Dumisani Nsingo, Senior Business Reporter
THE Government has forfeited more than 1 000 gold mining claims belonging to individuals and companies in Matabeleland North Province for failure to pay inspection fees since last year and beyond as it forges ahead with its “use it or lose it” policy aimed at enhancing mineral production.
Matabeleland North provincial mining director Mr Julius Moyo confirmed the forfeiting of the claims in terms of Section 260 and 261 of the Mines and Minerals Act (Chapter 21:05) after the lapsing of a one month grace period to clear their arrears by 31 July.
A miner is required to pay an inspection fee of $100 six months upon starting operations, thereafter one is subjected to paying the same amount yearly per mining claim.
“Our mandate is to see to it that the miners pay their inspection fees to Government every year. They were given ample time, a month’s warning. People should learn to honour their tax obligation because how do they expect the Government to generate its revenue,” said Mr Moyo.
A notice dated 19 June seen by Sunday Business at the Ministry of Mines and Mining Development’s provincial offices in Bulawayo stated that: “Notice is hereby given to all registered miners that all claims with their last inspection date falling under 31 December 2016 will be forfeited after 30 days (24 July 2017) unless all arrears are cleared in accordance to the Mines and Minerals Act Chapter 21:05 section 265 Subsection (2)”.
Mr Moyo said most of the forfeited mining claims were unutilised with owners holding onto them for speculative purposes.
Although Mr Moyo could not give some of the names, some of the claims are reportedly registered under big mining companies and executive members of the Zimbabwe Miners Federation.
“The bulk of the mines are not being worked on, they are just claims most of the miners were just keeping for speculative purposes. It’s not (forfeiting of mines) happening at the same time (countrywide). We (Matabeleland North) are doing it now, maybe others did it earlier,” he said.
The confiscation of the claims for non-payment of inspection fees is part of Government’s efforts to take over unused mining licenses from companies and liberalise gold trading as a way to boost output.
According to the ministry the forfeited claims would be opened for re-allocation on 21 August unless forfeiture has been revoked in accordance with Section 260 of the Mines and Minerals Act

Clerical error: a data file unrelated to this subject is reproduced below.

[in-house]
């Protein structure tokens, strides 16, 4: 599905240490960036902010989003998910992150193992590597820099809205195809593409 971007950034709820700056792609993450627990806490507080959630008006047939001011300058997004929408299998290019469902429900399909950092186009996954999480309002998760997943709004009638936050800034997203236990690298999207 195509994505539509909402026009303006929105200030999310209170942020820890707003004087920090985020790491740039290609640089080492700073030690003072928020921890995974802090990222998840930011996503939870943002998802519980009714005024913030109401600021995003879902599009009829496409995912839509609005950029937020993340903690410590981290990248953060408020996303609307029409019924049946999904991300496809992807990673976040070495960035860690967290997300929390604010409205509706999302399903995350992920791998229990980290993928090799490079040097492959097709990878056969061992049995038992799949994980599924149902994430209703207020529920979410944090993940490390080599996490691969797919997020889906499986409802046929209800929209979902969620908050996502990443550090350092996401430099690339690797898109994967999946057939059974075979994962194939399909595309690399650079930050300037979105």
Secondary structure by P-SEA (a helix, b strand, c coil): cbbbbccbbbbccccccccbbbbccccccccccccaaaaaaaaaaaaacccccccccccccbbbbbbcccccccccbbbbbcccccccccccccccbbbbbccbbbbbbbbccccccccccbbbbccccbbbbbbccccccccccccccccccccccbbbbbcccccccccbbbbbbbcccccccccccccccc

“There is a revocation fee of $1 000 which has to be paid including the outstanding arrears before 35 days, after that one will lose the mine completely and we give it to the next person. People should just honour up,” said Mr Moyo.
Zimbabwe Miners Federation (ZMF) first vice-president Mr Ishmael Kaguru said the number of mines that have been targeted for take-over by the Ministry of Mines and Mining Development was overwhelming and likely to affect production.
“We are very much concerned by the high number of mining claims that will be forfeited. For instance Matabeleland North Province has about 3 500 mines and over a 1 000 are being forfeited, that’s a high figure. It will mean that if it was productive, production will be lost and this will also render a number of people jobless,” said Mr Kaguru.
He said most small-scale miners overlooked the annual payment of inspection fees largely due to the fact that they would have paid varying amounts for their registration, prospectors and pegging fees upon starting operations.
“Most of our miners aren’t aware that they should be paying inspection fees yearly and to make matters worse the information advising miners to pay is only put on notice boards at the ministry’s offices instead of having it advertised in different types of the media,” said Mr Kaguru.
The Chamber of Mines of Zimbabwe in its document outlining initiatives of the proposed Command Mining Programme recently said large mines are “sitting on lots of unused claims”.
“EPOs (Exclusive Prospecting Orders) have large tracts of land and there are also other big mines that pegged numerous mining claims for speculative purposes and these will also be affected but fortunately for them these are financially resourced to pay for outstanding inspection fees”.
In 2012 the Government withdrew 100 EPOs after holders did not respond to a call to confirm their interest.
“Our greatest concern is with small-scale miners especially during these harsh economic conditions we are facing. We have been moving around encouraging them to pay and we are also engaging the ministry to come up with a payment plan to enable them to clear their arrears,” said Mr Kaguru.
However, ZMF spokesperson Mr Dosman Mangisi said most small-scale miners were failing to pay inspection fees largely due to the fact that they owned numerous mining claims.
“We are urging the miners to pay inspection fees and refrain from accumulating many mining claims. Instead they should have resources which are manageable. The ministry has since last year been calling on the miners to pay their fees and we even convinced some to come up with a payment plan.
“The failure to pay an inspection fee is more of lack of corporate governance on the part of miners as the fee is only $100 and for one to fail to pay such an amount is rather ridiculous. These are the reasons the Government considered coming up with the use it or lose it policy,” said Mr Mangisi.